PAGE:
Fwd: Guidelines/Schedule for Mentoring Process

mike mcleod mikecmcleod at googlemail.com
Tue Aug 5 17:23:49 BST 2008

These are good arguments and I agree to an extent with most of what has been
My thoughts are:
- Using a framework provides visibility of progress for both mentor and
- I suggest a three stage framework:

1.    Introduction starting with a pop quiz of say 20 questions with
multi-choice answers and a self appraisal on scale of 1 to 10 where 1 is
total beginner and 7 and above is expert.
    This will give the mentor a very quick appraisal of the mentee
capability, not necessarily very accurate but a good starting point. Which
should lead to steady or rapid progress for the mentee.

2.    A set of modules forming a foundation which every mentee must complete
to an acceptable level. Again a pop quiz could be used to gauge progress.
    All mentors should agree on a set of subjects that they all agree should
be 'standard'.

3.    Advanced subject(s) agreed between mentor and mentee.

This framework I assume would be flexible enough to cater for all grades of
mentors/mentees; some people may progress as rapidly as possible and others
more sedate.


---------- Forwarded message ----------
From: Nicolas Valcarcel <nvalcarcel at ubuntu.com>
Date: 2008/8/5
Subject: Re: Guidelines/Schedule for Mentoring Process
To: Emmet Hikory <persia at ubuntu.com>
Cc: MOTU Mentors <ubuntu-motu-mentors at lists.ubuntu.com>

I agree with Emmet, but i think a generic guidelines will be useful. For
that we have specified a list of things mentees are supposed to know,
but this list is relative and just a suggestion, every couple will
follow it or not, depending on some variables that they need to follow
and evaluate.

On Tue, 2008-08-05 at 10:49 +0900, Emmet Hikory wrote:
> Andres E. Rodriguez Lazo wrote:
> > I've been discussing with Cesare Tirabassi the need of having a
> > Guidelines or a Tasks list for the Mentoring Process. By this I mean
> > the mentoring process should have a schedule, or guidelines, so that
> > and mentees can follow them, and set tasks for the mentees.
>     I'm rather inclined to disagree with this.  I think having an
> expected timeframe is better than an explicit schedule, as people come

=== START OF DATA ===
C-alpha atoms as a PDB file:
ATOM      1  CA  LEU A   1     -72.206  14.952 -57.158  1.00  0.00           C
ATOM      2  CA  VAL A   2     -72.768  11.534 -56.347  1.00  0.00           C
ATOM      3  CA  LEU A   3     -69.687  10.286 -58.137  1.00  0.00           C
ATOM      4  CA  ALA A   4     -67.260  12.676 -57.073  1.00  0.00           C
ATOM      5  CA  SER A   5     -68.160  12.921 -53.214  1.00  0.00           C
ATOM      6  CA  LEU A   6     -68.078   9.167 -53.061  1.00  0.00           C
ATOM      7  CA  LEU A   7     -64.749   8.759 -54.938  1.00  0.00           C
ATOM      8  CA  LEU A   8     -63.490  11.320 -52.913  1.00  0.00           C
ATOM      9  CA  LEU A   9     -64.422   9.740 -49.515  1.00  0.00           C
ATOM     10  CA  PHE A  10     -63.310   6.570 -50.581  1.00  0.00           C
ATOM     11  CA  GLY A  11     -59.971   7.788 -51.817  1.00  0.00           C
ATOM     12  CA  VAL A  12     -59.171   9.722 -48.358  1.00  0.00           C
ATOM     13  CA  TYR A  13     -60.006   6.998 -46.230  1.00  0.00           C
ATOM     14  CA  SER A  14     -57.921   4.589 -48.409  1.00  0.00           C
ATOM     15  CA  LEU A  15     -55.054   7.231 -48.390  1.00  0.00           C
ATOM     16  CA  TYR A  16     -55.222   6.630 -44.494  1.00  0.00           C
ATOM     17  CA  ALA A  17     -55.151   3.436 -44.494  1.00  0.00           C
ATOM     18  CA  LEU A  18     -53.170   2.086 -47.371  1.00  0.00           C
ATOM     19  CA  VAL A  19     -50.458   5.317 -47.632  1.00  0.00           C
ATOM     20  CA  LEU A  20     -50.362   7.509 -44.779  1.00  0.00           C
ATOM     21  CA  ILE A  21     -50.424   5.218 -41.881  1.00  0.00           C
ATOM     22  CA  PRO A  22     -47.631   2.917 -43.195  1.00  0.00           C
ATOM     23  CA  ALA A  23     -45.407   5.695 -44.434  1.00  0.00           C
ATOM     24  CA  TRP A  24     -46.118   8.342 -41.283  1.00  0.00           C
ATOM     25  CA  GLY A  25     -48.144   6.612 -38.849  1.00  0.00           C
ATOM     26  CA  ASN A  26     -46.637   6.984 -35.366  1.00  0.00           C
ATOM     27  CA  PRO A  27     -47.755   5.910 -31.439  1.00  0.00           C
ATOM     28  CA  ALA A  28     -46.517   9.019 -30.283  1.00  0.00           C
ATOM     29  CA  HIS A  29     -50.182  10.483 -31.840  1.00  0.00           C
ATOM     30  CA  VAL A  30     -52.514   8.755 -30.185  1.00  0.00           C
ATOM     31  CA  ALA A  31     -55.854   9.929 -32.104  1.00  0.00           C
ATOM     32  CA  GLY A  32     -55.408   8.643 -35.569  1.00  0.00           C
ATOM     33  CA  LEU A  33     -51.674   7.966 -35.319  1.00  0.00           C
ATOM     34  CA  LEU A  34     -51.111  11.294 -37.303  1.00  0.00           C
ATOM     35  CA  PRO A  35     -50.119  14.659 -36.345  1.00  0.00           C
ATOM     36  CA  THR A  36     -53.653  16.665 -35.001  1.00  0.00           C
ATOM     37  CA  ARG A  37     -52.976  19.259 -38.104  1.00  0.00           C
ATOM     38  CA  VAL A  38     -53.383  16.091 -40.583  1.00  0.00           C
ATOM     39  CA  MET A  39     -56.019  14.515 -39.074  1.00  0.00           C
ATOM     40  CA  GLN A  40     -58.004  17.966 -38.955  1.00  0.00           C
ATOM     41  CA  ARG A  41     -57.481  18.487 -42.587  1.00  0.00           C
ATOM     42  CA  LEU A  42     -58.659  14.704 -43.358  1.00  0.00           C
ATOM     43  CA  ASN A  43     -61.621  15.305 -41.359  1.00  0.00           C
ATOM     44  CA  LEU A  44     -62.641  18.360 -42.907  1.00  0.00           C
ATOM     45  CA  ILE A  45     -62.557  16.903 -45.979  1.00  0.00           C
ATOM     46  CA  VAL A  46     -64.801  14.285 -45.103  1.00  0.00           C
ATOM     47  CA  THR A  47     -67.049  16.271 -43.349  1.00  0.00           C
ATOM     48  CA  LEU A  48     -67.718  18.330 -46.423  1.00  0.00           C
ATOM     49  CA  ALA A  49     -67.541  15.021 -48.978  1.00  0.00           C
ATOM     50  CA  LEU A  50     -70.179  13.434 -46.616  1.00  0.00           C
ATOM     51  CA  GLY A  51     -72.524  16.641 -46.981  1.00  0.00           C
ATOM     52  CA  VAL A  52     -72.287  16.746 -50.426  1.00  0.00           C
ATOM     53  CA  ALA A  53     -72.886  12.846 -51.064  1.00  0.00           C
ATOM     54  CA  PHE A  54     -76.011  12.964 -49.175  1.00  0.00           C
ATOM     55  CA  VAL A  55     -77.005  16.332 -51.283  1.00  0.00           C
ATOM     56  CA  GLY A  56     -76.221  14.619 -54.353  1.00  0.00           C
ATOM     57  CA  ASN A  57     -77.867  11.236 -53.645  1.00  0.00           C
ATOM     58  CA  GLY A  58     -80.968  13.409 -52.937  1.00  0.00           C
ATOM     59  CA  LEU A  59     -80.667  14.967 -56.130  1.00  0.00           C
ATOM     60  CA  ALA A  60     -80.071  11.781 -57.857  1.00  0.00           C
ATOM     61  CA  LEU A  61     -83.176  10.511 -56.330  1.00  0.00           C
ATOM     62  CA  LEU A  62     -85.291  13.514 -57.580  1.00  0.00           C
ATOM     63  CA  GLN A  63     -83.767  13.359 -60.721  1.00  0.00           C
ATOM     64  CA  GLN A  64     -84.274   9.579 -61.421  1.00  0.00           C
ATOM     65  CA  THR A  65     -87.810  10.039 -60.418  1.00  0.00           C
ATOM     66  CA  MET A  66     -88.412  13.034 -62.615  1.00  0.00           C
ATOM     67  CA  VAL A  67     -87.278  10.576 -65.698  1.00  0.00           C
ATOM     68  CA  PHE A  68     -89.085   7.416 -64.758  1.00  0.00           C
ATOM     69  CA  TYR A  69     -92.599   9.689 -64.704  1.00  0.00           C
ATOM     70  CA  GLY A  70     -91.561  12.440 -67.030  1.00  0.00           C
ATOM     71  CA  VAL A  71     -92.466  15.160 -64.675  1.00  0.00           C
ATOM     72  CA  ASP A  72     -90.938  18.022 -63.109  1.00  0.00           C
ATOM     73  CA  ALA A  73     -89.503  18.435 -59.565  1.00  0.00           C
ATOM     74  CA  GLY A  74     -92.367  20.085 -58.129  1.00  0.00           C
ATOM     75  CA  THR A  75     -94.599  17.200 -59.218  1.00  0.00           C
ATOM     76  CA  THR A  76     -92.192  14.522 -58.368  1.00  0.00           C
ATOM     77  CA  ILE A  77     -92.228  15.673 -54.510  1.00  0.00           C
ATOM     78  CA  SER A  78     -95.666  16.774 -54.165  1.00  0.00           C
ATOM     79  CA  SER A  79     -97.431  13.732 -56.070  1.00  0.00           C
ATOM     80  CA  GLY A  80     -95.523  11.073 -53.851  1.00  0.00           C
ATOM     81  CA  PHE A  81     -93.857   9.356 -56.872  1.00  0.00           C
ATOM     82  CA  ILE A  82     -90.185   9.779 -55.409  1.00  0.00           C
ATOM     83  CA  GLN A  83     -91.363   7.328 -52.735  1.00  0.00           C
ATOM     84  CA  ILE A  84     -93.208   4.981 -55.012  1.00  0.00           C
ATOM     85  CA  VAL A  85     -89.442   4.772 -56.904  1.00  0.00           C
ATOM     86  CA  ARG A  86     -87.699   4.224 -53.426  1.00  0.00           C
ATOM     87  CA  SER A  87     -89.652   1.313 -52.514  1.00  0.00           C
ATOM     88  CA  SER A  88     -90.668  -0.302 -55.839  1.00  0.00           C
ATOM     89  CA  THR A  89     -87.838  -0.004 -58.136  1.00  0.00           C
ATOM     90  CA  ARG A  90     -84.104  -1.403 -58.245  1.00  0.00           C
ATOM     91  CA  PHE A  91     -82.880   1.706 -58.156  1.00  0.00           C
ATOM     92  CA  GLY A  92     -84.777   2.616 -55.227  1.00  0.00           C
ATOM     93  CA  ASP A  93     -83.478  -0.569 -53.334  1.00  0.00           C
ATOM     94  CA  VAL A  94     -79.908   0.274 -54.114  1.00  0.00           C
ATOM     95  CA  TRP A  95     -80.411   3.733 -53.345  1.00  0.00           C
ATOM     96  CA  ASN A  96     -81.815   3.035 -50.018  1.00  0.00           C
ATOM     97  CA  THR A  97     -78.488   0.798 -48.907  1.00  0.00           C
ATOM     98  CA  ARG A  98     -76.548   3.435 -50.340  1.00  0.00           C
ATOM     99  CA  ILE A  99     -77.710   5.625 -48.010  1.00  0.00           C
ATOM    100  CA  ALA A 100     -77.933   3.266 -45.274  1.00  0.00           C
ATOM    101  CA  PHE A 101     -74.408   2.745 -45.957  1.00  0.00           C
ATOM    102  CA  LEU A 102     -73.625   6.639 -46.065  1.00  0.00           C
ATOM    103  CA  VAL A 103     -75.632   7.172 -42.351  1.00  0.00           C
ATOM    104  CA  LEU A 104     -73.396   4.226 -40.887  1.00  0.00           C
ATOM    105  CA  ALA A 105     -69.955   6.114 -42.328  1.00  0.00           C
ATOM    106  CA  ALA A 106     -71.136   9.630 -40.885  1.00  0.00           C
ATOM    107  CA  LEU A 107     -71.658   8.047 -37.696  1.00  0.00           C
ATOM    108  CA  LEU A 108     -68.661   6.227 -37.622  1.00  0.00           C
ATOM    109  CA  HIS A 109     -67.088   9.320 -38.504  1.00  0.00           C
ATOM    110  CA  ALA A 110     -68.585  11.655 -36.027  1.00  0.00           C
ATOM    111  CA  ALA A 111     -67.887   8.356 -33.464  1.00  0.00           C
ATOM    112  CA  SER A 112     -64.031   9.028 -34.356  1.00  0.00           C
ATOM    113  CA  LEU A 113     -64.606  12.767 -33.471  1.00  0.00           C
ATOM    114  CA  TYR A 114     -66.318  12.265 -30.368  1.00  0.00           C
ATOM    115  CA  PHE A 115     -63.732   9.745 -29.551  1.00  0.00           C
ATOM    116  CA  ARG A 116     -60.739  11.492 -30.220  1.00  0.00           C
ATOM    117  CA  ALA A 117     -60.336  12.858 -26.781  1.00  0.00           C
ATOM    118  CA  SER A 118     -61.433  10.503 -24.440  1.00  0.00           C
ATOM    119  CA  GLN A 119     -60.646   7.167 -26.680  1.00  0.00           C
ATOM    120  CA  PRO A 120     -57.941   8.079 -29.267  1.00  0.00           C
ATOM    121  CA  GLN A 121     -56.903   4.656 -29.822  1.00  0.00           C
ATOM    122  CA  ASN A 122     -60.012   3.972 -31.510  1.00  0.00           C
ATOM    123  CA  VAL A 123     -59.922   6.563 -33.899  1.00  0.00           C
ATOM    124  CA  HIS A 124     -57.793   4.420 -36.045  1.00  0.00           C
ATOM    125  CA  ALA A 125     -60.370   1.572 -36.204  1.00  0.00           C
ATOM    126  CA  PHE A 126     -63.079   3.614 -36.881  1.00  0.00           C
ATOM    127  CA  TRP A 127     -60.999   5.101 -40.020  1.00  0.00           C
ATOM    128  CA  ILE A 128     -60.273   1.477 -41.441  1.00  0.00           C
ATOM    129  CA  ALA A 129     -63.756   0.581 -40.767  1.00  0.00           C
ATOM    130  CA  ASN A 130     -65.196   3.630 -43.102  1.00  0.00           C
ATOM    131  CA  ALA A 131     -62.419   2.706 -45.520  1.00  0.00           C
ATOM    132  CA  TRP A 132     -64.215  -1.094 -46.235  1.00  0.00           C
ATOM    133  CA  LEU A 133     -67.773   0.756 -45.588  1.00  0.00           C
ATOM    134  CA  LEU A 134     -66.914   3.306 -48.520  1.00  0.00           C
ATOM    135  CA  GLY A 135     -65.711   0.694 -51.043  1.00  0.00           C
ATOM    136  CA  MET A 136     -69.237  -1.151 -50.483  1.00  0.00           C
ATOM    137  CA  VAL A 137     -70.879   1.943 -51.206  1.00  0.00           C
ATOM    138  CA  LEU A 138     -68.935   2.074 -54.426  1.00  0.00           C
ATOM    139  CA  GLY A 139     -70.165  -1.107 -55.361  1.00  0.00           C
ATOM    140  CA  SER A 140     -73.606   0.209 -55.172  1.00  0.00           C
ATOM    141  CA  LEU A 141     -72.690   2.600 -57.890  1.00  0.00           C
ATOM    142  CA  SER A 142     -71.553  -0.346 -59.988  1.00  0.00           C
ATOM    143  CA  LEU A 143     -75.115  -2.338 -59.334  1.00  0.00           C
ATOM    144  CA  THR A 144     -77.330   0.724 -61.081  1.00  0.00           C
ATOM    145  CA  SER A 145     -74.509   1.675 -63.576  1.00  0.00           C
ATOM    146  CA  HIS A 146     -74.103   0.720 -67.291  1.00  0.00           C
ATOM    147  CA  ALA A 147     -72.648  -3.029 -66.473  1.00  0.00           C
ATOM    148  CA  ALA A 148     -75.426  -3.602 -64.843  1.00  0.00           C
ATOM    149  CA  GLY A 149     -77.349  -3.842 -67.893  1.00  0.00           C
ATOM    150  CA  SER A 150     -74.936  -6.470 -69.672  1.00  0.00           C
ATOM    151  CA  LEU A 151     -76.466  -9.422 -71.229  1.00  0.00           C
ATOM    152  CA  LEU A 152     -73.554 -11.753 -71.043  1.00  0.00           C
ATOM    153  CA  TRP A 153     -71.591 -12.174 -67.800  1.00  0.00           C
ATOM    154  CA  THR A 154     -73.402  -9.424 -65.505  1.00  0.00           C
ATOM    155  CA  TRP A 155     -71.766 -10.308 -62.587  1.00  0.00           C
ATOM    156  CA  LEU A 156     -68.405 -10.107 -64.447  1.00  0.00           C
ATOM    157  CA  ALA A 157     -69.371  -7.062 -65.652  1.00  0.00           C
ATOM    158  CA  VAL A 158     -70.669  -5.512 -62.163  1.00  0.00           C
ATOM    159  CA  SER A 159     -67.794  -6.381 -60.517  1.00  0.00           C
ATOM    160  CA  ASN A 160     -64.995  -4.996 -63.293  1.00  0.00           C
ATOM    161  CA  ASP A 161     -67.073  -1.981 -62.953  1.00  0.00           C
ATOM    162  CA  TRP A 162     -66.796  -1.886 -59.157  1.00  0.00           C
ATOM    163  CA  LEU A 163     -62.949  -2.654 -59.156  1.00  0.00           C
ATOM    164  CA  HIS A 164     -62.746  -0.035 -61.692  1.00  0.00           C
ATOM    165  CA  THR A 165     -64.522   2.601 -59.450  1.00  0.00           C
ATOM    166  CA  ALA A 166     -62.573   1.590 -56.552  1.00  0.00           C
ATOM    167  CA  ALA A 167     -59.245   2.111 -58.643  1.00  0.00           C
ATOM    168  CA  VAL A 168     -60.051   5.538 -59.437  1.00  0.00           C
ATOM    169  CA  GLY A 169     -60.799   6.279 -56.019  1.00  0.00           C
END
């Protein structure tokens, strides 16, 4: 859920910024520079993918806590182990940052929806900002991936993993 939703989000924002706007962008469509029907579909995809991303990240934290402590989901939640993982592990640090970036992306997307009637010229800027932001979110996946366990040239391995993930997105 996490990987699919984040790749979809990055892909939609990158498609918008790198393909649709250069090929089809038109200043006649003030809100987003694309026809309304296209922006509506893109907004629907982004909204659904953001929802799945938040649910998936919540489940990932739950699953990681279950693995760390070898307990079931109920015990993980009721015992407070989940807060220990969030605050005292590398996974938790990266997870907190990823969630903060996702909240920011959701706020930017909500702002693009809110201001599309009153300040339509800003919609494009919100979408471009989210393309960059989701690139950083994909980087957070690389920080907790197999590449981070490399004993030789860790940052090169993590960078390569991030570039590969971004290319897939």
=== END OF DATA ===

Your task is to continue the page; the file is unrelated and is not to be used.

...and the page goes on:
> from all sorts of backgrounds, and may progress at different rates in
> different areas.  By encouraging everyone to complete a cycle within
> some given number of months, each mentor/mentee pair can establish a
> different, flexible, schedule to meet the requirements each has
> towards progression.
>     As each person involved in Ubuntu is encouraged to contribute in
> the ways that they find interesting, I don't think a specific Task
> List is necessarily appropriate.  If someone wants to work on
> maintaining ubuntu-local packages and spends lots of time updating
> things from UEHS, that person might not want to spend time working on
> merges and syncs, and may find themselves working more with Debian QA
> than with specific Debian maintainers.  If someone wants to track down
> python crashes and fix them, pushing patches upstream, that is useful
> in it's own right, but that person may not find it interesting to
> track down FTBFS or unmetdeps.  More generally, for those gaining a
> first introduction to Ubuntu Development community, it's more
> important that they get to know those working in areas in which they
> are interested and understand the basic mechanisms by which to get
> their code into the repositories, rather than having hit some set of
> "targets".  For those with experience in Ubuntu Development seeking
> mentoring on joining MOTU, I think it's even more important not to
> have a specific list, as the largest problem this class of people face
> is the development of their own plan for improving Ubuntu themselves
> (perhaps in concert with other teams), along with demonstration of
> solving "hard" problems.  Note that any class of work may be "hard":
> sometimes a bugfix, sometimes a merge, sometimes an upstream update,
> sometimes package integration issues, but these are better generated
> by the interest of the person doing them, rather than on some exterior
> list that may not match that person's interests.
> --
> Emmet HIKORY
aka nxvl
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